The smell of Jean’s wafted into the house before her. The kitchen-gathered friends rotated toward the aroma. Stood and applauded.
Unwanted/Wanted by Irene Waters
I’d wash my clothes at the seaside with the women. I’d learn to agitate them in the salty suds and beat them clean on the rocks. My clothes wouldn’t last long, but friendships would be forged with the women.
Emi no wannem woman blong whitefalla here. Sippos emi come long beach me falla no talk talk evri something long gossip, long pikannini, long man blong me falla. No me falla washem clothes blong woman.
The tourists came and wanted the uncomplicated life of the local people. The local people agitated for televisions, money and the joys of western life.
Contributing Alien by Jules Paige
Adapting to a new country could be dicey. Gregorio did
what he knew how to do and that was to hawk his services.
Through the neighborhoods of the borough of Queens,
New York. He walked his wooden wheelbarrow, sharpened
knives and fixed umbrellas – door to door. He fed his family
through the depression that way. In this strange new world
where the streets weren’t paved with gold or honey.
The newspaper thought it would make a good story.
Immigrant makes good. Grandfather did not accept handouts.
Earning the right to make a home for his growing family.
A Shift by Sarah Unsicker
The phone call had her reeling.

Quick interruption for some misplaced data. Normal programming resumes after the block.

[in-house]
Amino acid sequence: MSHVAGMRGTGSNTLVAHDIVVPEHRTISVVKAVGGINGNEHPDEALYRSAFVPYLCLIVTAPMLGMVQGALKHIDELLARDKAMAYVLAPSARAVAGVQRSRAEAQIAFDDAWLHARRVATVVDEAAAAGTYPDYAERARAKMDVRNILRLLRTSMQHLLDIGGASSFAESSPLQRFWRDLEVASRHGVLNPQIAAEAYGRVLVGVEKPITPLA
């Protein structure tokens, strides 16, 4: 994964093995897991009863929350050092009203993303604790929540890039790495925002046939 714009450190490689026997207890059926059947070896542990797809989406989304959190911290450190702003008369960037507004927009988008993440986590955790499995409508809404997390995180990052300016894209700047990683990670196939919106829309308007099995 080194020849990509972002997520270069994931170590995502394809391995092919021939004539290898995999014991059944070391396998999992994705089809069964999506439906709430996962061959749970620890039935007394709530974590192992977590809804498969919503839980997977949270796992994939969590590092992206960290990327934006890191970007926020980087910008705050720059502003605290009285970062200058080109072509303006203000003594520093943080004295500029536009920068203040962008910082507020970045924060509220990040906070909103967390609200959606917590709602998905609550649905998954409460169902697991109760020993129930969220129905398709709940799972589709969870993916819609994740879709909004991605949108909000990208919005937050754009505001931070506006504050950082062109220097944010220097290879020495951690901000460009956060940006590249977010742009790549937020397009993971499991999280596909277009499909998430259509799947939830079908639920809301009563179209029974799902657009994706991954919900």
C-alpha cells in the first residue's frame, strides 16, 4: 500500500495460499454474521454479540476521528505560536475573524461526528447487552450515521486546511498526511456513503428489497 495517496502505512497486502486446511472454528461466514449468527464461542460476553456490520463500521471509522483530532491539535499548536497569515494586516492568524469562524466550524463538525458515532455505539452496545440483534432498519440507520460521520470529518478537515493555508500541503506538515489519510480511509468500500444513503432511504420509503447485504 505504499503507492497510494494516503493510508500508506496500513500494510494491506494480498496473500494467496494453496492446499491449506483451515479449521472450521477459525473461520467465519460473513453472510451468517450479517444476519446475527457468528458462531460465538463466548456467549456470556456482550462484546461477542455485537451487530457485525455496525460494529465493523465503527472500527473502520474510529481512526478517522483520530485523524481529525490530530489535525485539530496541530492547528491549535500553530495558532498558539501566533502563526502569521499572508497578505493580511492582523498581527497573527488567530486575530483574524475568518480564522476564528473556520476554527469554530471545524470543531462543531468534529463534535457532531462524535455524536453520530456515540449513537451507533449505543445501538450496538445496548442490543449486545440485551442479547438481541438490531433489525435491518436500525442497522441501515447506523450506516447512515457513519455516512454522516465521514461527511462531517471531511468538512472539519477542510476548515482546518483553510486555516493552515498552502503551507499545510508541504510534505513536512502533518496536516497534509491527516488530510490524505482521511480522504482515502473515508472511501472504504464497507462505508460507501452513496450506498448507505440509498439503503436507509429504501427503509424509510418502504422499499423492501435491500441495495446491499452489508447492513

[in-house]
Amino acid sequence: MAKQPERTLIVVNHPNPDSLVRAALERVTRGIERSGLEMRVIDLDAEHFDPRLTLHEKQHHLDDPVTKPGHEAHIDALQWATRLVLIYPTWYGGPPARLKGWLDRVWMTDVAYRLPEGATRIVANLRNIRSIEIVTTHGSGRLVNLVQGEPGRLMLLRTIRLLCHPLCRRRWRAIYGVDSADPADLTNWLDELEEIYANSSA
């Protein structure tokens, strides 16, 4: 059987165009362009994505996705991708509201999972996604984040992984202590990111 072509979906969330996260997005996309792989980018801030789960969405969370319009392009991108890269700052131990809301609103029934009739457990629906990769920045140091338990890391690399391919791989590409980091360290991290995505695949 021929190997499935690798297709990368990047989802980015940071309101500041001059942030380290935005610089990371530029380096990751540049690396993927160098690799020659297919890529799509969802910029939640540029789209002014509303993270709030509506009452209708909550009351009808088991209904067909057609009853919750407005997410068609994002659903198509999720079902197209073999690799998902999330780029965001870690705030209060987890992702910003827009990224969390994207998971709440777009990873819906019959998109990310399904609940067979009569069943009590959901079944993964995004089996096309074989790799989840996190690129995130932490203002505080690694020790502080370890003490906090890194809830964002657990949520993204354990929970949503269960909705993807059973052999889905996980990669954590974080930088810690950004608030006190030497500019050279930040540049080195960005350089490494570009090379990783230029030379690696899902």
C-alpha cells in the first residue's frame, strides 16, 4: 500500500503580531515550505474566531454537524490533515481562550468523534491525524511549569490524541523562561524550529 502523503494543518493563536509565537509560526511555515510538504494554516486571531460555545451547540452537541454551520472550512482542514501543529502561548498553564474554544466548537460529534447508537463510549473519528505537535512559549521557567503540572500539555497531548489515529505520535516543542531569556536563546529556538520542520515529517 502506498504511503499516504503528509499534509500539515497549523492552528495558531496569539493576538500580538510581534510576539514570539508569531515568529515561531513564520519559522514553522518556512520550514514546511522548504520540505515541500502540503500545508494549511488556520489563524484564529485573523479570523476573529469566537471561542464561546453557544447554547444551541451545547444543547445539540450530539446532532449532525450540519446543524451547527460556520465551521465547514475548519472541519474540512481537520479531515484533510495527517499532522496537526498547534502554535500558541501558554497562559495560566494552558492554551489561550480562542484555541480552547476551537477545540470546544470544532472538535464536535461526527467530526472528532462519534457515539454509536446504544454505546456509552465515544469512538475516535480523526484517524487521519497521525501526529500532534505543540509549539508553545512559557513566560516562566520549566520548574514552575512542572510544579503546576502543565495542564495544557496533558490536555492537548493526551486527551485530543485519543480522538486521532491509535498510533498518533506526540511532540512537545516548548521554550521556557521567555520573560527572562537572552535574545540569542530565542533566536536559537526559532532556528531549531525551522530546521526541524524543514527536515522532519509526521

Ten minutes ago, she had been busily going about her business, doing—what exactly? She could hardly remember. Now she sat, hand on her forehead, trying to take control of her spinning head.
Ten minutes, one friend, one phone call. A new life, the possibility floated before her. Still, she had to live her old life. She tried to remember what she was doing before that phone call. Correspondence? Could wait until she was grounded. The children? Were beginning to argue.
She stood up and took her first step toward her unimaginable life.
Manicured Invader by Pat Cummings
Sandy tapped the stress graph with an elegantly-polished fingernail. “That rock isn’t strong enough for 20% pillars,” she said coldly.
Doug prepared to use his football-linebacker tactics to lead the rock lab team, the fifth time he’d steamrollered Sandy’s input on this project on the basis “the girl” hadn’t run any of the rock-breaking tests herself.